Ernie Dillard Sr.’s sincere belief was that many politicians scapegoat African-Americans and others with stereotypical propaganda to win votes.
He made it his purpose in life to reach out to white people and communicate how many were led to vote against their own interests by politicians who appeal to racist sentiments.
“White people in the United States have been born into, grew up, worked and lived in a social environment polluted by anti-black, stereotypical propaganda, spread by white politicians, for the sole purpose of getting the vote of white people,” Dillard wrote in the 1990s.
Dillard, a longtime UAW activist and civil rights champion, died in July at age 101, knowing that his life’s work was unfinished business. Whatever setbacks we may have realized recently in civil rights, younger people can look to Ernie Dillard’s life and work as inspiration to continue the fight.
“There’s value in pursuing social justice for all and perseverance and education are the payoff, and by continuing those efforts it makes it a better place for all of us,” said his son, Ernest Jr.
Dillard was born in Montgomery, Alabama, in 1915 and moved to Detroit in 1937 in search of work. He knew discrimination firsthand as a child of the South and as a man looking for work in the North. He hired in as an ARC welder at the General Motors’ Fisher Body Fleetwood plant in Detroit. He joined UAW Local 15 because he recognized the importance of the labor movement, particularly for African-Americans. It was there that his labor activism flourished and he held numerous positions in Local 15 between 1942 and 1964. He was the first African-American to hold leadership posts at the local.
During those years, he also became active in the civil rights movement, and, in 1956, as the executive secretary of the Committee to Communicate Truth to Mississippi, he published a short pamphlet, “An Open Letter of Truth to the White People of Mississippi.” He played prominent roles in the Detroit NAACP, and, with his wife Jessie, was a key figure in many successful sit-ins to integrate downtown Detroit restaurants in the late 1940s and 1950s.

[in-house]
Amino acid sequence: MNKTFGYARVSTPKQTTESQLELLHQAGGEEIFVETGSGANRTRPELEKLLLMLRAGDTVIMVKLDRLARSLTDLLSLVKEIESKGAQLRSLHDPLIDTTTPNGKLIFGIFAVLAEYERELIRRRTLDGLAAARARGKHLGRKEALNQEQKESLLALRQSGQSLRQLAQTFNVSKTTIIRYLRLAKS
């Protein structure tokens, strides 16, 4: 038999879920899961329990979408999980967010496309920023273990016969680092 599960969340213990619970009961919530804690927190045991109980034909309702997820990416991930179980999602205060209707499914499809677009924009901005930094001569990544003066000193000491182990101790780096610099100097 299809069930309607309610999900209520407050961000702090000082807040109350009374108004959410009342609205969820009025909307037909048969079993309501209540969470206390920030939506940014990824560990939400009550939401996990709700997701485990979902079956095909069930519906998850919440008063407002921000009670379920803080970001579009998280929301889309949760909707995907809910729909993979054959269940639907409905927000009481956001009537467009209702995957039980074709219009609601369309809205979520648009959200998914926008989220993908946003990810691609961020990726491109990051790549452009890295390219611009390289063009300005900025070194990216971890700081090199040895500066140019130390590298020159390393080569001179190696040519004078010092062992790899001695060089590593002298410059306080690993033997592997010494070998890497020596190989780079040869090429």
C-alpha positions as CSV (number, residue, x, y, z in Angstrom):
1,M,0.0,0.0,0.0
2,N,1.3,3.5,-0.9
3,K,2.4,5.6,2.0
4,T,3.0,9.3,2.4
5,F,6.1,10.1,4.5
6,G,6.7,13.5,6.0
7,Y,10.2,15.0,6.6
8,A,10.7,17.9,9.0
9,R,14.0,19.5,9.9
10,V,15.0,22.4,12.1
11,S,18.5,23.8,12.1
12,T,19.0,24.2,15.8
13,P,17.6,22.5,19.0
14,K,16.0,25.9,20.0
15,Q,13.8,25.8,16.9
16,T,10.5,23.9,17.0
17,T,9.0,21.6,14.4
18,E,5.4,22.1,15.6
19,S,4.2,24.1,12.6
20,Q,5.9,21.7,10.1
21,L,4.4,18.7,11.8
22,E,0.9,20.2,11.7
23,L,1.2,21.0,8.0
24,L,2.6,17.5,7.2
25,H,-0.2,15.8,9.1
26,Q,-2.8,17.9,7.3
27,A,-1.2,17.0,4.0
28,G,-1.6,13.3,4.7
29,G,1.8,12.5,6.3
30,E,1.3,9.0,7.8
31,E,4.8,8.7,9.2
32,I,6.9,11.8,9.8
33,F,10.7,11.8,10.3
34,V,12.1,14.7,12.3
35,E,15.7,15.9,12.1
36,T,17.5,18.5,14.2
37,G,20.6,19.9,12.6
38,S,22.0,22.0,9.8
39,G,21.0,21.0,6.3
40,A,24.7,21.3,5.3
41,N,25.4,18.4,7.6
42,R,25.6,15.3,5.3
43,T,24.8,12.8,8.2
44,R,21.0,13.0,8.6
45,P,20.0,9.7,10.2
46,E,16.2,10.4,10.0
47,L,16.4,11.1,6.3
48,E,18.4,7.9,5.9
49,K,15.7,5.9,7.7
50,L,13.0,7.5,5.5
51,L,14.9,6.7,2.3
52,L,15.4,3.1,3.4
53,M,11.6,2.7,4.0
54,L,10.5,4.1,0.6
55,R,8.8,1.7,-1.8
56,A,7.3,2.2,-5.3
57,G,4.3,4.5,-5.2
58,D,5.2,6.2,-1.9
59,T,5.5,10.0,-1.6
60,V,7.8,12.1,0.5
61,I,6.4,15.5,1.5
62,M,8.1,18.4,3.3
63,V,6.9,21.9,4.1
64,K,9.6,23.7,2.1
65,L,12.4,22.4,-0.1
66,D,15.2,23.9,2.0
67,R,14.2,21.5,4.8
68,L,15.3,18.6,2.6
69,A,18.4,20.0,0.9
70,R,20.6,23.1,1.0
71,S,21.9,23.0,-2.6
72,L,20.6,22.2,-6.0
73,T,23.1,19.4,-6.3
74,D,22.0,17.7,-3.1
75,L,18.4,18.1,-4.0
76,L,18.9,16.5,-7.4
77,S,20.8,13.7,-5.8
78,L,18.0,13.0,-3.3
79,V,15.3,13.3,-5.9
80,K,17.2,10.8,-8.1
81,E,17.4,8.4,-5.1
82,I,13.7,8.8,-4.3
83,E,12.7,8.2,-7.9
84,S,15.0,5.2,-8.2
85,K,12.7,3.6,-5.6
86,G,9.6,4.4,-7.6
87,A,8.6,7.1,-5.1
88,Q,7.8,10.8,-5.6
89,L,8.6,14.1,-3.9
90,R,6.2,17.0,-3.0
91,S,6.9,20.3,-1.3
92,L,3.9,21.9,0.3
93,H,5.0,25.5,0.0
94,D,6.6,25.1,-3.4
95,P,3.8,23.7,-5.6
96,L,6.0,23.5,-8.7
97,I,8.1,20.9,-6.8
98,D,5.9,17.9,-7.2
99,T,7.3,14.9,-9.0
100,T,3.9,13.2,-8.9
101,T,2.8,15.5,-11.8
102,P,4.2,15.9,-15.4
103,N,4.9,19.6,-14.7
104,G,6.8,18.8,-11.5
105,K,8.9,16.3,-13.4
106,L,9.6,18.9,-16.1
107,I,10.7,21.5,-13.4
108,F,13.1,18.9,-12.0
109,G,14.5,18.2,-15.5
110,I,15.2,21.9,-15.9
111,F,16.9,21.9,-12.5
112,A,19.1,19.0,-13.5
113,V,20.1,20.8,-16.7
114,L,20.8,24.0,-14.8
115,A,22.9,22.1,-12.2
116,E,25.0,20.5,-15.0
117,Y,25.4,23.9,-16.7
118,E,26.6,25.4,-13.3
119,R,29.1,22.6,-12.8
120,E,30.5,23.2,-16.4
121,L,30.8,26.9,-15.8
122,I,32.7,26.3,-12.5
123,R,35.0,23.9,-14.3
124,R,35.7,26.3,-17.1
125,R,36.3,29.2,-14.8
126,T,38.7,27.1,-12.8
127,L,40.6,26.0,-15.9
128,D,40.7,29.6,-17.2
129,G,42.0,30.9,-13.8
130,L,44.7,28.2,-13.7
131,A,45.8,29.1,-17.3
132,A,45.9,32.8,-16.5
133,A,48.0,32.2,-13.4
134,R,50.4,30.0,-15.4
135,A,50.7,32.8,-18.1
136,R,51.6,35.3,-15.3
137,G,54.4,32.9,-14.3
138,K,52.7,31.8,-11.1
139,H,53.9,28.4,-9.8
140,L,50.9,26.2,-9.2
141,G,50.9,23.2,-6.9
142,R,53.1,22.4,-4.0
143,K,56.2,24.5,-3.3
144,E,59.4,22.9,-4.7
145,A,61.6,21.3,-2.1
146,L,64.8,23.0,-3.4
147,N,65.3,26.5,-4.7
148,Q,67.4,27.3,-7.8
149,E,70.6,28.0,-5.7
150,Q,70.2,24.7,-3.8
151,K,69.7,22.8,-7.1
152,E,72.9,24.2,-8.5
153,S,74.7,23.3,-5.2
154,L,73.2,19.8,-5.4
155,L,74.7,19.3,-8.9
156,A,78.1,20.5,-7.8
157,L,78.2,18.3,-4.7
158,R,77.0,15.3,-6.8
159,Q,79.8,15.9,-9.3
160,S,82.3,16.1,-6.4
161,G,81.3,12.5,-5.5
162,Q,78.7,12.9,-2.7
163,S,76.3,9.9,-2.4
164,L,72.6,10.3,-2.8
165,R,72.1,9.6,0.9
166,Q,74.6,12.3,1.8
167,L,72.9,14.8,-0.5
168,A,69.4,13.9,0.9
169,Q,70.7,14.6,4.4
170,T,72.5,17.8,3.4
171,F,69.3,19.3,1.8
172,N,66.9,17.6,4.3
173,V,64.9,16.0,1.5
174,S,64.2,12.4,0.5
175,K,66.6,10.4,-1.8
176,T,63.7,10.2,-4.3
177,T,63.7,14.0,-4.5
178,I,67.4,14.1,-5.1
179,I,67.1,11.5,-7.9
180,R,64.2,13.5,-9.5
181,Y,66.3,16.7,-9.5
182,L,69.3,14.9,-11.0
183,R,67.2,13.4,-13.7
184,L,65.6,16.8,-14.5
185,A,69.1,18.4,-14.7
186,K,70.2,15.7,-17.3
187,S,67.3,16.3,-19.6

UAW President Walter P. Reuther recognized Dillard’s dual commitment to the labor and civil rights cause and appointed him to the union’s General Motors’ Department staff in 1964, where he served for three years. He served as coordinator of the Community Action Program (CAP) from 1968-69 and 1973-76, assistant director of the Education Department from 1970-72, and assistant director of the CAP Department from 1976-79.
Dillard, a graduate of the Labor School at Wayne State University, retired from the UAW in 1980, but he hardly retired from labor and civil rights activism. He served as president of the Michigan chapter of the A. Philip Randolph Institute in the early 1980s. He was an instructor in leadership development for the Detroit Association of Black Organizations, head of the Democratic Political Education Committee of the 13th Congressional District; and was executive vice chairman of the 13th Congressional District. He also was a prolific writer who penned several articles and books on race relations.
His energy and enthusiasm kept him going at an age when many people seek to slow down their activities, his son said. Where he got that energy, “I don’t know. We’ve been amazed. He felt he could make a difference. He always thought he should be a part of (the labor and civil rights movements) and impact that in a positive way.”
Dillard was also the chairman of the Crusade to Communicate the Whole Truth on Race to the White People of the United States. He was highly critical of the election campaigns of Ronald Reagan and George H.W. Bush for appealing to racial stereotypes to win votes.
A memorial service was held for Dillard last year in Los Angeles and an endowment in labor studies will be established in his father’s name at San Francisco State University School of Business, his son said.
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